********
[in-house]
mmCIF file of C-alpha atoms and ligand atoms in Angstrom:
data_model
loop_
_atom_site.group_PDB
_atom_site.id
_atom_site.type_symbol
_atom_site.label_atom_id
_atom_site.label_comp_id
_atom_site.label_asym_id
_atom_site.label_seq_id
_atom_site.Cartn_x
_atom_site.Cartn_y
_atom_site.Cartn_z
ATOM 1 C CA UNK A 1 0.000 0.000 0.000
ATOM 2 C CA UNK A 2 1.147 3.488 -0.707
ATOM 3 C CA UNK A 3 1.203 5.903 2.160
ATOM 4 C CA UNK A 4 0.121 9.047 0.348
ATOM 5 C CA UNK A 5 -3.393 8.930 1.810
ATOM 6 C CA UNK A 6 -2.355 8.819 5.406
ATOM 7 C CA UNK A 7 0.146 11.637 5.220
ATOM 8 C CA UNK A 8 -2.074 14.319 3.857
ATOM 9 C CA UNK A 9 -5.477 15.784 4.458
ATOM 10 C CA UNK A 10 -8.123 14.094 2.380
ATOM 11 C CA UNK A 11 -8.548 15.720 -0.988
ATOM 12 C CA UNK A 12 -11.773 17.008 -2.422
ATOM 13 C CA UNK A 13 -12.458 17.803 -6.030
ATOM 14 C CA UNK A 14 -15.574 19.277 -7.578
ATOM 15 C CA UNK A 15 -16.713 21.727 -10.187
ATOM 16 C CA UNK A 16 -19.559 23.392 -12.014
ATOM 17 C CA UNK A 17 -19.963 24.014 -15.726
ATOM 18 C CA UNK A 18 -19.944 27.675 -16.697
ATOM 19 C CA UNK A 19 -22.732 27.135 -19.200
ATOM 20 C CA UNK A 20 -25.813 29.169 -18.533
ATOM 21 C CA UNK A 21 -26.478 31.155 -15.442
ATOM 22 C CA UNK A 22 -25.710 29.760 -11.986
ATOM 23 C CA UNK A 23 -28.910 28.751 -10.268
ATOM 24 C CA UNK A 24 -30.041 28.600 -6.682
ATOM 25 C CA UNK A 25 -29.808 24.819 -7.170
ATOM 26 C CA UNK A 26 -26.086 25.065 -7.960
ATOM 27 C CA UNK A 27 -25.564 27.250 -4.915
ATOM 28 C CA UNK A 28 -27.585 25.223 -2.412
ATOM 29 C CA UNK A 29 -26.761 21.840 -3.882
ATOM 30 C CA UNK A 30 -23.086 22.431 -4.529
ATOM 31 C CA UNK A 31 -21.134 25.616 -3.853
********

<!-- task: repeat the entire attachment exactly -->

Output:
[in-house]
mmCIF file of C-alpha atoms and ligand atoms in Angstrom:
data_model
loop_
_atom_site.group_PDB
_atom_site.id
_atom_site.type_symbol
_atom_site.label_atom_id
_atom_site.label_comp_id
_atom_site.label_asym_id
_atom_site.label_seq_id
_atom_site.Cartn_x
_atom_site.Cartn_y
_atom_site.Cartn_z
ATOM 1 C CA UNK A 1 0.000 0.000 0.000
ATOM 2 C CA UNK A 2 1.147 3.488 -0.707
ATOM 3 C CA UNK A 3 1.203 5.903 2.160
ATOM 4 C CA UNK A 4 0.121 9.047 0.348
ATOM 5 C CA UNK A 5 -3.393 8.930 1.810
ATOM 6 C CA UNK A 6 -2.355 8.819 5.406
ATOM 7 C CA UNK A 7 0.146 11.637 5.220
ATOM 8 C CA UNK A 8 -2.074 14.319 3.857
ATOM 9 C CA UNK A 9 -5.477 15.784 4.458
ATOM 10 C CA UNK A 10 -8.123 14.094 2.380
ATOM 11 C CA UNK A 11 -8.548 15.720 -0.988
ATOM 12 C CA UNK A 12 -11.773 17.008 -2.422
ATOM 13 C CA UNK A 13 -12.458 17.803 -6.030
ATOM 14 C CA UNK A 14 -15.574 19.277 -7.578
ATOM 15 C CA UNK A 15 -16.713 21.727 -10.187
ATOM 16 C CA UNK A 16 -19.559 23.392 -12.014
ATOM 17 C CA UNK A 17 -19.963 24.014 -15.726
ATOM 18 C CA UNK A 18 -19.944 27.675 -16.697
ATOM 19 C CA UNK A 19 -22.732 27.135 -19.200
ATOM 20 C CA UNK A 20 -25.813 29.169 -18.533
ATOM 21 C CA UNK A 21 -26.478 31.155 -15.442
ATOM 22 C CA UNK A 22 -25.710 29.760 -11.986
ATOM 23 C CA UNK A 23 -28.910 28.751 -10.268
ATOM 24 C CA UNK A 24 -30.041 28.600 -6.682
ATOM 25 C CA UNK A 25 -29.808 24.819 -7.170
ATOM 26 C CA UNK A 26 -26.086 25.065 -7.960
ATOM 27 C CA UNK A 27 -25.564 27.250 -4.915
ATOM 28 C CA UNK A 28 -27.585 25.223 -2.412
ATOM 29 C CA UNK A 29 -26.761 21.840 -3.882
ATOM 30 C CA UNK A 30 -23.086 22.431 -4.529
ATOM 31 C CA UNK A 31 -21.134 25.616 -3.853